The qualitative assessment of a work site’s hazards would include evaluating issues such as ergonomic stress, weather conditions, personal protective equipment, location and surroundings or the presence of contaminants. In the qualitative assessment, the health and safety plan drills down to specific hazards and the level of risk each presents.

After a number of these site plans have been developed, it is possible to build a generic health and safety site plan that can be modified with specific assessments. Workers can use the heath and safety plan as guidance during toolbox safety meetings. Perhaps, a different aspect of the health and safety plan can be reviewed and discussed at each shift change. Assigning different members of the field team to lead the safety reviews is great re-enforcement.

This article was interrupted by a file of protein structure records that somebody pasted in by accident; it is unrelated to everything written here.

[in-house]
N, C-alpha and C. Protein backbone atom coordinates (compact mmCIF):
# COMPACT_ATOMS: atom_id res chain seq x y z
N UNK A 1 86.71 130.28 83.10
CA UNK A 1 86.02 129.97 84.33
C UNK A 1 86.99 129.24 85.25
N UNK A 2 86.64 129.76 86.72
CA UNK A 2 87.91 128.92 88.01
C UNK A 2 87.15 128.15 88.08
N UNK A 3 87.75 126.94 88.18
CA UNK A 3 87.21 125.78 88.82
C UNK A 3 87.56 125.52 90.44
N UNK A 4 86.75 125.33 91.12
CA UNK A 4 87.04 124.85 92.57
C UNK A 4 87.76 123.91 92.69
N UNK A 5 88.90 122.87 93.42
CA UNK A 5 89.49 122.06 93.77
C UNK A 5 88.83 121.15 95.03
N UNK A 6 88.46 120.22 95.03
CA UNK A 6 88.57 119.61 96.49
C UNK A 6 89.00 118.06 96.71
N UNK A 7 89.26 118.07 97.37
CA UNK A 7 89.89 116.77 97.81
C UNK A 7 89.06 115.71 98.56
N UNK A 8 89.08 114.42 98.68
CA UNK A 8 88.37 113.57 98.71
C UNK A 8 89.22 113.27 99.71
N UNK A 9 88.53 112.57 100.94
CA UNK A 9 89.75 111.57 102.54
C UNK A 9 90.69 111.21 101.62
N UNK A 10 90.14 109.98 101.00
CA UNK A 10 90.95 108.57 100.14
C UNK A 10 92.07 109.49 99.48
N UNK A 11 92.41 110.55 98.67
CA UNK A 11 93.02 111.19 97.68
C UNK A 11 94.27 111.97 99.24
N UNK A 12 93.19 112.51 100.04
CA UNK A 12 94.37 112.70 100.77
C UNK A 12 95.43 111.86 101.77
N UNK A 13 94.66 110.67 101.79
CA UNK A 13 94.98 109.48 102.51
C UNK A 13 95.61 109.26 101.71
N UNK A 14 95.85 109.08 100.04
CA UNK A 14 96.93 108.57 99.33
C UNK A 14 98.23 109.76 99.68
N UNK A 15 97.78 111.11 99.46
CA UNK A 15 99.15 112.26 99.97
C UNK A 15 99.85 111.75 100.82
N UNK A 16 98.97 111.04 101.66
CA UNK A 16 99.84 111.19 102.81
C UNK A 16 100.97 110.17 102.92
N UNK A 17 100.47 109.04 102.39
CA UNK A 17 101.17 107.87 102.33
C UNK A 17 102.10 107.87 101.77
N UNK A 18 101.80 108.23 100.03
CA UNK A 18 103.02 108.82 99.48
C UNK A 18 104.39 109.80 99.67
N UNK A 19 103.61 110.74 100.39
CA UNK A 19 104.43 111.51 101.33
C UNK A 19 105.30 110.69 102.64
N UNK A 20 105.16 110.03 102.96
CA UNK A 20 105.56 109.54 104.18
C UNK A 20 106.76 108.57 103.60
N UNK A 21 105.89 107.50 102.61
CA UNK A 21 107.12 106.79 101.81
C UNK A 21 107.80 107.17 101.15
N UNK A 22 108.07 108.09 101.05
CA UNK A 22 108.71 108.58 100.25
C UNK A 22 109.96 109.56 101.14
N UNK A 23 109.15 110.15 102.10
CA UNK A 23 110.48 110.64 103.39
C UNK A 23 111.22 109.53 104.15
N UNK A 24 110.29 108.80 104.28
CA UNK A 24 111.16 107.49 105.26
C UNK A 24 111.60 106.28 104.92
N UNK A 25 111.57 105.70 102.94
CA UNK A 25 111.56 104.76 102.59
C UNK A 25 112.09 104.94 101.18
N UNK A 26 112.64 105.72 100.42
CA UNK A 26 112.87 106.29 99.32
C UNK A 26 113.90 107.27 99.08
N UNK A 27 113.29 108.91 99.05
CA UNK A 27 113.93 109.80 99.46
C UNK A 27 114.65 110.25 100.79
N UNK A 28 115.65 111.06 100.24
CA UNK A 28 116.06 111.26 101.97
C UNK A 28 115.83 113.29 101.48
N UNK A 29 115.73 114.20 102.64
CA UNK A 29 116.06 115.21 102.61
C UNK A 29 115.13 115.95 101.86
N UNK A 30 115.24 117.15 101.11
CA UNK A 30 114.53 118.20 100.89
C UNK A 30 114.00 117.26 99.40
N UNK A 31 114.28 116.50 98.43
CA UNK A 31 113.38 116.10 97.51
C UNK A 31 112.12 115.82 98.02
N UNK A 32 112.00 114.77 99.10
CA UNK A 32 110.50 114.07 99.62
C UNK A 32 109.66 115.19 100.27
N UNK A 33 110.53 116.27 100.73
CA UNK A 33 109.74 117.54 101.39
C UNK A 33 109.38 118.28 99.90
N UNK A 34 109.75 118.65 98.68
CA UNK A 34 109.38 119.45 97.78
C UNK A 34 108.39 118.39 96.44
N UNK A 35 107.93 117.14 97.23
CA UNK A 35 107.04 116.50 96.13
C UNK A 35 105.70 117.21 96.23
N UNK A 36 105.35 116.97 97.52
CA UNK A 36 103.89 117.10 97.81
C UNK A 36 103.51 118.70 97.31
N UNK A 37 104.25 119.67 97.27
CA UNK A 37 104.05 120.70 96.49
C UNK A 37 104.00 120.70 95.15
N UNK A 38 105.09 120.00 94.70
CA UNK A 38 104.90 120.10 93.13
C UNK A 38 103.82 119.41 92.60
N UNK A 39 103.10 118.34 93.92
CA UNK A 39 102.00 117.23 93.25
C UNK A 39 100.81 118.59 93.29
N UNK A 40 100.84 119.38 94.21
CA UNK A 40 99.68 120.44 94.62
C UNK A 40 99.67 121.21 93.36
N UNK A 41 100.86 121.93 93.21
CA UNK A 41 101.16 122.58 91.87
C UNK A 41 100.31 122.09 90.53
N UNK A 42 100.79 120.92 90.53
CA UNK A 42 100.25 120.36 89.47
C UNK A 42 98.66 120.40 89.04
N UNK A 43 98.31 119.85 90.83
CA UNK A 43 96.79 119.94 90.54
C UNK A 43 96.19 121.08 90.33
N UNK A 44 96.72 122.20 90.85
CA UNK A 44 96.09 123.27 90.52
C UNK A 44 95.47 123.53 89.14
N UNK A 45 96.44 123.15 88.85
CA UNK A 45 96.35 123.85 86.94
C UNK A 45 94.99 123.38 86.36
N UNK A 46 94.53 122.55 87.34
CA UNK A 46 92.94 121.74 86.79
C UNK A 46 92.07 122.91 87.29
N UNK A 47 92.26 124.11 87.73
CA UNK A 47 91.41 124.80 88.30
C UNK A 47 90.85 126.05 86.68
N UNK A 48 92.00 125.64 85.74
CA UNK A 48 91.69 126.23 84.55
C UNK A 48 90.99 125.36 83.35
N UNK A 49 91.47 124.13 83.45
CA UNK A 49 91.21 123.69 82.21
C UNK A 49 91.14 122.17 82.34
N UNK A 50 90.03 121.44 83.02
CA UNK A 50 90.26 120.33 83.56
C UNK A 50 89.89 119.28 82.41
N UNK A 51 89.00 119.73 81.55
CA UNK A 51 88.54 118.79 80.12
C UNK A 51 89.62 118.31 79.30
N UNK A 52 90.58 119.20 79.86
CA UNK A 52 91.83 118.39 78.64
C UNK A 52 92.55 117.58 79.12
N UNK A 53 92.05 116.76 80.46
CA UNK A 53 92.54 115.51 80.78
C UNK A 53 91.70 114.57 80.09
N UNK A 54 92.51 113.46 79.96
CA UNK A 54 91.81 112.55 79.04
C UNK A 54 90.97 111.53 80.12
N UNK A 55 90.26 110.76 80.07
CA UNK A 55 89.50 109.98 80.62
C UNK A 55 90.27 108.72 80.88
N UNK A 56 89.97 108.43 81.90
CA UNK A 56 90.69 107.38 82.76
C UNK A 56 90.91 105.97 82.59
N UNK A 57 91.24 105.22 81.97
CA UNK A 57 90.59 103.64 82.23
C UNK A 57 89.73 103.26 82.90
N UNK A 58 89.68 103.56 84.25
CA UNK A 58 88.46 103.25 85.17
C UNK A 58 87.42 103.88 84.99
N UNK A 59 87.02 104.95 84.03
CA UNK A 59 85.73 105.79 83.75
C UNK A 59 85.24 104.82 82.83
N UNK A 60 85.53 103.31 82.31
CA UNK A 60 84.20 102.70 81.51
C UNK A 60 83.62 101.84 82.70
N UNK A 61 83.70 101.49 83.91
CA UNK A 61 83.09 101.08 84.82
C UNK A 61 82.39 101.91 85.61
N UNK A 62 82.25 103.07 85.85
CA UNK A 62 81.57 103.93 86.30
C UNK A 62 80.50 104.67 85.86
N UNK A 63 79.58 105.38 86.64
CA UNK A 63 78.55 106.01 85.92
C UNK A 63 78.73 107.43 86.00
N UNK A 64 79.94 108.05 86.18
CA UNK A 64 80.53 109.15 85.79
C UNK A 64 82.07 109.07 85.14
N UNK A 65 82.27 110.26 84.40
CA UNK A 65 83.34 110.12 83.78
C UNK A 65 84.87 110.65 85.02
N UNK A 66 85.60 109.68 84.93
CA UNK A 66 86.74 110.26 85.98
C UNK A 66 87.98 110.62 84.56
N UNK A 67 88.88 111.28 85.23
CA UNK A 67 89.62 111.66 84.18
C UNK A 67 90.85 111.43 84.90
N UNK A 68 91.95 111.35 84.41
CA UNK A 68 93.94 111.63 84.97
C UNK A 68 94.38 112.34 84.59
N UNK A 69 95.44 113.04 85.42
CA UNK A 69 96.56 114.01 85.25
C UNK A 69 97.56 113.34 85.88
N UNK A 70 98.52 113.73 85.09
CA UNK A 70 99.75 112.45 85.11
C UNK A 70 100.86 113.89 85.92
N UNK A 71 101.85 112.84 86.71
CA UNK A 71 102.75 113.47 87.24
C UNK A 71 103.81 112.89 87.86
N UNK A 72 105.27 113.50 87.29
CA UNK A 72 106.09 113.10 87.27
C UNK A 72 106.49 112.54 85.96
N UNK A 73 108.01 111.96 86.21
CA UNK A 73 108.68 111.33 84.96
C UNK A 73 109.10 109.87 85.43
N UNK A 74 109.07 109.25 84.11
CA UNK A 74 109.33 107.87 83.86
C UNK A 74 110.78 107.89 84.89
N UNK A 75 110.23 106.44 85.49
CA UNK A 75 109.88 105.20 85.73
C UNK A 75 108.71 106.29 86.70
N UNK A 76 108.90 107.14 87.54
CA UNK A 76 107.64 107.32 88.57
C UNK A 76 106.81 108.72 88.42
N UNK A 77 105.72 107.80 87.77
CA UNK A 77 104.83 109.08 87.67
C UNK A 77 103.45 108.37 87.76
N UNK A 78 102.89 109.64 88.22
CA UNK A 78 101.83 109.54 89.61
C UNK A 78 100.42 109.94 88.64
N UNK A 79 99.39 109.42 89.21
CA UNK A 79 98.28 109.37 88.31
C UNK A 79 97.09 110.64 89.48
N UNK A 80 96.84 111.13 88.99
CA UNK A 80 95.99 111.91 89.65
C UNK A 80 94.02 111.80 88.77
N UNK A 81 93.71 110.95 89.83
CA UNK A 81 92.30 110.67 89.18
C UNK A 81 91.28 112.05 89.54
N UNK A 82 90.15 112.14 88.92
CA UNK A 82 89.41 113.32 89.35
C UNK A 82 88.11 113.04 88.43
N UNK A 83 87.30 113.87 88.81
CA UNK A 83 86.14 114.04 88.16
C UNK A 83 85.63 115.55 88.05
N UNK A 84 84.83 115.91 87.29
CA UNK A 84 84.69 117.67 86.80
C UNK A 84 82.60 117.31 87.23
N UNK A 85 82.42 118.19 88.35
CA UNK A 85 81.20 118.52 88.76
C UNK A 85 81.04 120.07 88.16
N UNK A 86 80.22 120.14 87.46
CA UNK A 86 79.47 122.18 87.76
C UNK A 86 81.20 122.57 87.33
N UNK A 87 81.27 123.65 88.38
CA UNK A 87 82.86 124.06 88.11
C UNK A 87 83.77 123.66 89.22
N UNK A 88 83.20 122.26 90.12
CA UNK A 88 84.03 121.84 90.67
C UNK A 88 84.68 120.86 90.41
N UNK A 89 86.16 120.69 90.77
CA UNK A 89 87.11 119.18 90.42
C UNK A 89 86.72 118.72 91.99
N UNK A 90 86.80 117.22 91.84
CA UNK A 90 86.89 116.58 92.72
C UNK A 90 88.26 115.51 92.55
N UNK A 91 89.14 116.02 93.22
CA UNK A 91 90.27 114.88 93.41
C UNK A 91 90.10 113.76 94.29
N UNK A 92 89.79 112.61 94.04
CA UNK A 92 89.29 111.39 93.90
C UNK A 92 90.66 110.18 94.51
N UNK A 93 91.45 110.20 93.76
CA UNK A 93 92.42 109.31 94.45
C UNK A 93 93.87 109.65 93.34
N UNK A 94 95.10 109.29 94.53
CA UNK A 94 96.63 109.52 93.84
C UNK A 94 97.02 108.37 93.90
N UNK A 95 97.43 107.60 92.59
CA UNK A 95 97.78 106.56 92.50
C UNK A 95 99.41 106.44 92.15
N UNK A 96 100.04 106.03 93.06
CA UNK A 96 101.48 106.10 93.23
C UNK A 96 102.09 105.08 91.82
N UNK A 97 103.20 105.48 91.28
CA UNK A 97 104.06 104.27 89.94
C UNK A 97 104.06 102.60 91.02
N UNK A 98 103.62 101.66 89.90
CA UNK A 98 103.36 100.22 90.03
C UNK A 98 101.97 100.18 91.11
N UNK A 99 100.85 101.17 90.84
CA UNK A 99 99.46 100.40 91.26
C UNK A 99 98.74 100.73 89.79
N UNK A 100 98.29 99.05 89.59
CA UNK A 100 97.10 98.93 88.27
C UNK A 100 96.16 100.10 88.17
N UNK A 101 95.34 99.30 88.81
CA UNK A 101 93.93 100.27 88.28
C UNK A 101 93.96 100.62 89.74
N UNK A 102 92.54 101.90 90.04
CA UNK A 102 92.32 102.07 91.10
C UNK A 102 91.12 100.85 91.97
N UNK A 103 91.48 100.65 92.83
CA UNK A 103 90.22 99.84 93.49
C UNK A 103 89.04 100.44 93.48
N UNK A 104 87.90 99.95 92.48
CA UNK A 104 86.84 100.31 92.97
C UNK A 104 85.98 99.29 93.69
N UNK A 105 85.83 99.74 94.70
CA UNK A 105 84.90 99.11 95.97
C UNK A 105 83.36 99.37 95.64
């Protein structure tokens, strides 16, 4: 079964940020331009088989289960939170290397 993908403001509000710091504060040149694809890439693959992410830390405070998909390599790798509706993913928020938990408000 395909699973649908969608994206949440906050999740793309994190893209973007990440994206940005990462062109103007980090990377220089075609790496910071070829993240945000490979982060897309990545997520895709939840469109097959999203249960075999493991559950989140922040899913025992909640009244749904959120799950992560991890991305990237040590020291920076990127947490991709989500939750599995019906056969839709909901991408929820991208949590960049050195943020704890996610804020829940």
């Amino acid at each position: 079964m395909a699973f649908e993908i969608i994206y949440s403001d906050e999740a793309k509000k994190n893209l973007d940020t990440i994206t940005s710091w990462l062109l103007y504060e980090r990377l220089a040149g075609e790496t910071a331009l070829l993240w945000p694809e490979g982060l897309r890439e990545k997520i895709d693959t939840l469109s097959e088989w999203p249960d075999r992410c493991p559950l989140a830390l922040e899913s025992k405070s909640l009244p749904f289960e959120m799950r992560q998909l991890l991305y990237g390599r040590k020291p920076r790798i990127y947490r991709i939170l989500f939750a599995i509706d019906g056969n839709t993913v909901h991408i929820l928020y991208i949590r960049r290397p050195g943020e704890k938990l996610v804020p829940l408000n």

Hazard analysis

Be specific in identifying all risks, take nothing for granted and remember, you can never repeat basic safety procedures too often, even something as fundamental as not driving with the boom raised. For example, there was an instance of a worker who was severely injured working around the rotating auger. The worker tried to kick dirt out of the auger, his pant cuff got caught and the worker lost his leg. Of course the worker knew better, but accidents can happen so quickly, all it takes is a momentary lapse of recognition. Here are examples of issues that might be included in your hazard analysis for the work site.

  • Rotating drill augers and other movable equipment
  • Rotating cathead
  • Electrical hazards
  • Underground and overhead utilities
  • Adjacent structures
  • Noise level
  • Chemical hazards
  • Biological hazards; snake bites, ticks, poisonous plants
  • Loose fitting clothing
  • Correct gloves for the task
  • Physical hazards
  • Operating in inclement weather
  • Vehicle operation
  • Traffic
  • Trip and fall

Set priorities